“Silkwood” and “Working Girl” are immensely sympathetic, immersive looks at shitty American workplaces. For all its charm, “Working Girl” is only secondarily a romance; the key scene is when Joan Cusack accuses Melanie Griffith of trying to use work to get away from her horrible Staten Island life and friends — and she’s right, that’s exactly what Griffith is doing and pulls off by film’s end.

But Nichols is above all a supremely technical director. “Catch-22” opens with a scene of 16 planes taking off at the same time and climbing into formation in an uninterrupted take, a feat David Lean wouldn’t have disdained. Though his background is in comedy, Nichols’ comic work doesn’t scan that way based on how it’s shot or edited. “Charlie Wilson’s War” is hilarious, but if you watched on mute you’d think it was a drama. (This cuts both ways: “Closer” is also hilarious, but Nichols insisted if you laughed you missed the point. He was wrong.)

06092010_catch.jpgUnlike his ’60s and ’70s cohorts, Nichols crashed and burned several times — “Catch-22” was a huge flop, “The Day of the Dolphin” and “The Fortune” not big hits, and he’s never been as relevant or dominant as he was with “The Graduate” — but the somewhat colorless nature of his work obscures what a sharp and terrific director he can be when the material is good.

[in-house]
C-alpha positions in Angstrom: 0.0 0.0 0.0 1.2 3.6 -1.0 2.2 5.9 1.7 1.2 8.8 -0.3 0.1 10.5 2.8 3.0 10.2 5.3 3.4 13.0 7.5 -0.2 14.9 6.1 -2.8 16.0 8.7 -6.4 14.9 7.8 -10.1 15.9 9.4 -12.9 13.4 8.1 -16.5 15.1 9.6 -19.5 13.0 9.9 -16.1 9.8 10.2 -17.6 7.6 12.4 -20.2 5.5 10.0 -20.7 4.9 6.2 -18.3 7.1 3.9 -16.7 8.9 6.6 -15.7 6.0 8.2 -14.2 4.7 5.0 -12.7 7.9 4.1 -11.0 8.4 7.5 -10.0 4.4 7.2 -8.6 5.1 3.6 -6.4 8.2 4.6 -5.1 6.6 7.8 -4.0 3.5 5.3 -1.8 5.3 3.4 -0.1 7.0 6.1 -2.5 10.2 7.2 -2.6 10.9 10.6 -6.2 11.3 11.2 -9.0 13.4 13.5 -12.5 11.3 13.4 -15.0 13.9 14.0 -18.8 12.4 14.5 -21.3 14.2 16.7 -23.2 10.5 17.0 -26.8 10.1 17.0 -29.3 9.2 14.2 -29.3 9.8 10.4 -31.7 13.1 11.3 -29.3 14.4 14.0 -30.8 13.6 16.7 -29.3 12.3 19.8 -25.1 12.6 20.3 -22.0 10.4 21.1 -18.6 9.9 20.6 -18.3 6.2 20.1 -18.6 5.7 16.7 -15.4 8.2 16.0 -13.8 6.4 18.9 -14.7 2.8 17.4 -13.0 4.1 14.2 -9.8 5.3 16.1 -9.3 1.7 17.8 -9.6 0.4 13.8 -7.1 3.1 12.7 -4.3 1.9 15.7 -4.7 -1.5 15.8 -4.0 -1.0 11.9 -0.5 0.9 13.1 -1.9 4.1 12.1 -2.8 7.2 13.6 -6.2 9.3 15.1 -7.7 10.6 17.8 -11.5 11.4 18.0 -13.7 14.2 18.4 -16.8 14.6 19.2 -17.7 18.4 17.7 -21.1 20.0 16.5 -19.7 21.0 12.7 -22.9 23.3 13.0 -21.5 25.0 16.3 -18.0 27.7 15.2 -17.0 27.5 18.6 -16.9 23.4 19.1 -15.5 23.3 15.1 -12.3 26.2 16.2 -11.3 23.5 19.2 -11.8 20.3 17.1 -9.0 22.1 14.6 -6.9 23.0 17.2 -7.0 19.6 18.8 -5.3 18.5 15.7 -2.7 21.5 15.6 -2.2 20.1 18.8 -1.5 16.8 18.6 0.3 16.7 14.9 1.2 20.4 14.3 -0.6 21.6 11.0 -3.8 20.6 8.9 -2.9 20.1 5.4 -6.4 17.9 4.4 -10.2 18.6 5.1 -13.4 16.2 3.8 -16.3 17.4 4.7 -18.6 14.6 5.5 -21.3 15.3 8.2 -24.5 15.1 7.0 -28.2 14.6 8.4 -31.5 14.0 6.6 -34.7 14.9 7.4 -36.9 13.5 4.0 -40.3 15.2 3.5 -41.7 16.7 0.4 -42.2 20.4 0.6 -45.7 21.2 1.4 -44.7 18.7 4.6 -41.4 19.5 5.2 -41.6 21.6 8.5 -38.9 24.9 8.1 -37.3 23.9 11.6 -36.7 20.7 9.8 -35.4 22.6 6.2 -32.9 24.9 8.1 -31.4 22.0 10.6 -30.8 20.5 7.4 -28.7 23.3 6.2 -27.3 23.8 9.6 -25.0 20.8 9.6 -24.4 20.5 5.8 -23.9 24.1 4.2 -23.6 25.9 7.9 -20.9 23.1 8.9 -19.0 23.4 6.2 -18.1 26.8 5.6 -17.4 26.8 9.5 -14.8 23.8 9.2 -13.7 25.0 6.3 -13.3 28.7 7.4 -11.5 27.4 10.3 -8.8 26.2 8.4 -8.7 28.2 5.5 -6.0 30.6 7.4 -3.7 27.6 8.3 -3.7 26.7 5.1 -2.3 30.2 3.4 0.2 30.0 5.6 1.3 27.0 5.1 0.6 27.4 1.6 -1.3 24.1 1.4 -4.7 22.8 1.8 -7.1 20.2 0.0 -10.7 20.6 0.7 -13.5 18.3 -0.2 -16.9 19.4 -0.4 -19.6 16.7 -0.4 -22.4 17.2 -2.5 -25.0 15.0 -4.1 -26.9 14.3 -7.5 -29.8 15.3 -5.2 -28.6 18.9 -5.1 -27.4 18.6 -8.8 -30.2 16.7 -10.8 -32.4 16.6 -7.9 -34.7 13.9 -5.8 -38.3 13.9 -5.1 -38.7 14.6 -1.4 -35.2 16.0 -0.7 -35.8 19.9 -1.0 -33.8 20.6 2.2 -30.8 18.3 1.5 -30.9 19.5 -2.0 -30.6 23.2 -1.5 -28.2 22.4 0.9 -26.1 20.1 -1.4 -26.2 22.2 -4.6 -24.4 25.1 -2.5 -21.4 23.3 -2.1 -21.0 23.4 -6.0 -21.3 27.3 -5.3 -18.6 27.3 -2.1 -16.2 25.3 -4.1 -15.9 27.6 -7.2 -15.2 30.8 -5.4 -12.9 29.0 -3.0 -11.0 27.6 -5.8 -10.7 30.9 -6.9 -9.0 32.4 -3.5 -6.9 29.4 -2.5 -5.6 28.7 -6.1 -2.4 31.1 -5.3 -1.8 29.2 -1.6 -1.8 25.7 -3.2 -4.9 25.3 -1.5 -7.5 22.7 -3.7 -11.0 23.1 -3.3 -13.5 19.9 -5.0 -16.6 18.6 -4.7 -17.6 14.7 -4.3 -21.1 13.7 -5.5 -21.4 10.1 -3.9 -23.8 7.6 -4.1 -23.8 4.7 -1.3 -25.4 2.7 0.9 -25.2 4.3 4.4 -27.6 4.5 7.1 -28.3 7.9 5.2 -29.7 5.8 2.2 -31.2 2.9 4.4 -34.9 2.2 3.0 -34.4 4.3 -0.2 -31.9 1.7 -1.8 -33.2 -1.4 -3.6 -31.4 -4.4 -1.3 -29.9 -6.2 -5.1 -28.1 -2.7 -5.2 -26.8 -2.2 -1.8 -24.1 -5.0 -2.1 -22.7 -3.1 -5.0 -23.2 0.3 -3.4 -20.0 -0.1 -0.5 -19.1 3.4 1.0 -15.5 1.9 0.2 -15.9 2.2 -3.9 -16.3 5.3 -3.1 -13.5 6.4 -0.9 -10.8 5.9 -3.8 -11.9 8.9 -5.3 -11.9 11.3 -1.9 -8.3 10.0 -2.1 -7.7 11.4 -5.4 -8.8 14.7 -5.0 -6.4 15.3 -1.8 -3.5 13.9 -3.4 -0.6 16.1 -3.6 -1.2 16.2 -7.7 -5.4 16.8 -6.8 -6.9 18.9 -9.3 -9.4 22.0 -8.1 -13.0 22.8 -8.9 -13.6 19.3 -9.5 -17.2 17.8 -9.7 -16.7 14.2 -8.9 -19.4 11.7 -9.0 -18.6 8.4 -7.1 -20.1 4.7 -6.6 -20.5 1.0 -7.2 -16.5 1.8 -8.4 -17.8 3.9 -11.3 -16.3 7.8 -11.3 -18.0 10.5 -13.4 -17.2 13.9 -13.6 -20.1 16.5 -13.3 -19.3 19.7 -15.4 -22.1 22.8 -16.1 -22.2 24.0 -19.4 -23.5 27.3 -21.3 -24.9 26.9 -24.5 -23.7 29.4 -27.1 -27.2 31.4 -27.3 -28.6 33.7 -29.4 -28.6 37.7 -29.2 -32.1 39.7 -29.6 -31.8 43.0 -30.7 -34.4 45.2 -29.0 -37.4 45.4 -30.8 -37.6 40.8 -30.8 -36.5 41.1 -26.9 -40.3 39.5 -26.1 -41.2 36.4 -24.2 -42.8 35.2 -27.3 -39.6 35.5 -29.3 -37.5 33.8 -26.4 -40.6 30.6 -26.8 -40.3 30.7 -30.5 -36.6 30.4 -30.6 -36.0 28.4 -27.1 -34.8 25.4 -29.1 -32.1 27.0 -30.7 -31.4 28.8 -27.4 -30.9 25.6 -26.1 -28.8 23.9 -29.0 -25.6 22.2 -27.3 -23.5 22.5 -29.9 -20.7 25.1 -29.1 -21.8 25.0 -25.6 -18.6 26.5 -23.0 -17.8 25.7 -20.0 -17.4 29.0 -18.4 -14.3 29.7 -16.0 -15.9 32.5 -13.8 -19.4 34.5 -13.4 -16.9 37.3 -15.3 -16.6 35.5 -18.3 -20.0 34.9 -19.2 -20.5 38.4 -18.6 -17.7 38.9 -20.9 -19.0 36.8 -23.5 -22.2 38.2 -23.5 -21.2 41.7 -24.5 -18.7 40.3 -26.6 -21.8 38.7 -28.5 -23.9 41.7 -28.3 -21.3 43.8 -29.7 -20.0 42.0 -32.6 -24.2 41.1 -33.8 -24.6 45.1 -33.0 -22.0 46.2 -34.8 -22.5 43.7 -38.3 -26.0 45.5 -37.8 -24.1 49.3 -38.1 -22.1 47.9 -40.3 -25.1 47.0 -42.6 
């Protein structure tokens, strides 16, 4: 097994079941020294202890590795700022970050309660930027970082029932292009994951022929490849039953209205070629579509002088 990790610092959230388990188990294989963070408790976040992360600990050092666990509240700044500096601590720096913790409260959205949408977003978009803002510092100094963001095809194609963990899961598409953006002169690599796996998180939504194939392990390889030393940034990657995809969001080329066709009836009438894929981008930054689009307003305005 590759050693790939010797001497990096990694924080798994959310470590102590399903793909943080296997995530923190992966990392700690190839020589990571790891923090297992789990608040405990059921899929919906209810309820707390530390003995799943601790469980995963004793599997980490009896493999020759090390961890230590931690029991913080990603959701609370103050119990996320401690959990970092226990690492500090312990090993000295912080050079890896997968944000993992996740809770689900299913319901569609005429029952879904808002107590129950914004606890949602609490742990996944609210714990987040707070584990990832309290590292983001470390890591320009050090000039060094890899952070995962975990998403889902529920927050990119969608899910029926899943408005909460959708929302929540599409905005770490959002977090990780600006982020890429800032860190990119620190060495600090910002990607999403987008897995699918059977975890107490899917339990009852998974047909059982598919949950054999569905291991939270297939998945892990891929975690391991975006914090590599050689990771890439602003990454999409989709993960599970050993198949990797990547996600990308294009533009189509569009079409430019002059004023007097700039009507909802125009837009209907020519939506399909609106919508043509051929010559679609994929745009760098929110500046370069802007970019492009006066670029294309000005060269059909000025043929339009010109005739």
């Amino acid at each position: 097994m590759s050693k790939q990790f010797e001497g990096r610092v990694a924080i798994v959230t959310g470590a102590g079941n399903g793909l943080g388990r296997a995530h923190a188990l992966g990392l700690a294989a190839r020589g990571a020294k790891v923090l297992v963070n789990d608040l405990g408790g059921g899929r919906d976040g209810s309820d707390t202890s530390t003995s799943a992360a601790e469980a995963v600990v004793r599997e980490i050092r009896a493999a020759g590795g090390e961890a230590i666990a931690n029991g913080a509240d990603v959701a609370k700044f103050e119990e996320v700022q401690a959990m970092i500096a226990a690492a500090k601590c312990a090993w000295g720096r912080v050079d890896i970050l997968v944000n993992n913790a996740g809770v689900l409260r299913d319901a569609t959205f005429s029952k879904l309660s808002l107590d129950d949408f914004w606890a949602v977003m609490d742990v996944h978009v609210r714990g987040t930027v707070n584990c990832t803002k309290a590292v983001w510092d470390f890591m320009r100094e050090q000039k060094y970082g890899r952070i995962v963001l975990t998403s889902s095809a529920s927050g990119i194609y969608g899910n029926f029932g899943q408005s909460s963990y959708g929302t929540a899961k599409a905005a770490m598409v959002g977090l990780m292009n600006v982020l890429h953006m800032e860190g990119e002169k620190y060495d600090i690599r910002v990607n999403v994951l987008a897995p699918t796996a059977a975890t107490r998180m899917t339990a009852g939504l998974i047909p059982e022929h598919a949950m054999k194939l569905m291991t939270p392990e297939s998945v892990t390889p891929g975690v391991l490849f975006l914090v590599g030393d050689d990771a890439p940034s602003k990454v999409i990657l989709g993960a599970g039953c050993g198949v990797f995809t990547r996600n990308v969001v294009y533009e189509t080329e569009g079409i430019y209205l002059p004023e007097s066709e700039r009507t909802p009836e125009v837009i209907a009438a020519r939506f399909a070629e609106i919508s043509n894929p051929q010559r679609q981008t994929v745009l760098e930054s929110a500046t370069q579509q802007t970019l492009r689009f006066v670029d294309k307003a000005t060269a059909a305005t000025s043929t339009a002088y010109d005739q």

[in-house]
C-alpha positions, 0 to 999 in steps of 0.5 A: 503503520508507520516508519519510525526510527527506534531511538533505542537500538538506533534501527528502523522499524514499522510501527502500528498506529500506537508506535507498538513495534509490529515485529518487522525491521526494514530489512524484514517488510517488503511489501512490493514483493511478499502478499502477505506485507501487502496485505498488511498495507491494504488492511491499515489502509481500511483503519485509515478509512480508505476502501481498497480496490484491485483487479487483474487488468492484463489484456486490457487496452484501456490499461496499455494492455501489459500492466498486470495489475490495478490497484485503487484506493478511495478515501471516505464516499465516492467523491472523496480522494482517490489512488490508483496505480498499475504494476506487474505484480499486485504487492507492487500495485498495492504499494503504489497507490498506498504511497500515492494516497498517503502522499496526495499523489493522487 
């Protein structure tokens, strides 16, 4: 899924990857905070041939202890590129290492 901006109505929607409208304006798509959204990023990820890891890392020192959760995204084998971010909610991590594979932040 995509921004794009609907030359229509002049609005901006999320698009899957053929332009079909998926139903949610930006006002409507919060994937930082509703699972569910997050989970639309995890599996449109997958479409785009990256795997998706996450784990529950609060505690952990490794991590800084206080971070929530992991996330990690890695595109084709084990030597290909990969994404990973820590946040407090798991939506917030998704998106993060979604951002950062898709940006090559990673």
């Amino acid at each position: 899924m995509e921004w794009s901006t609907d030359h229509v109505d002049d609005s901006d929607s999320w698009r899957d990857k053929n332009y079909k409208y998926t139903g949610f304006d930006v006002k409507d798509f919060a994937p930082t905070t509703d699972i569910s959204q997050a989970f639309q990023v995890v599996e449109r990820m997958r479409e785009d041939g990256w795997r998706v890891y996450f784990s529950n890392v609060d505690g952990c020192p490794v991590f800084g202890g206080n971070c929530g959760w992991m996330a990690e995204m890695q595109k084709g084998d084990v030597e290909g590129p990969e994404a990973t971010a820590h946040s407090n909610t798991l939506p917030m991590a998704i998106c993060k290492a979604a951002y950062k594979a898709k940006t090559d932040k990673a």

He’s never better than his scripts, but that’s a trick reserved for true masters. Nichols is something else: a bright technician whose fundamental curiosity about things can sometimes lead him to unexpectedly terrific work. A lifetime achievement award? Sure, why not.

[Photos: “Who’s Afraid of Virginia Woolf?,” Warner Bros., 1966; “Working Girl,” 20th Century Fox, 1988; “Catch-22,” Paramount, 1970]

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Millennial Wisdom

Charles Speaks For Us All

Get to know Charles, the social media whiz of Brockmire.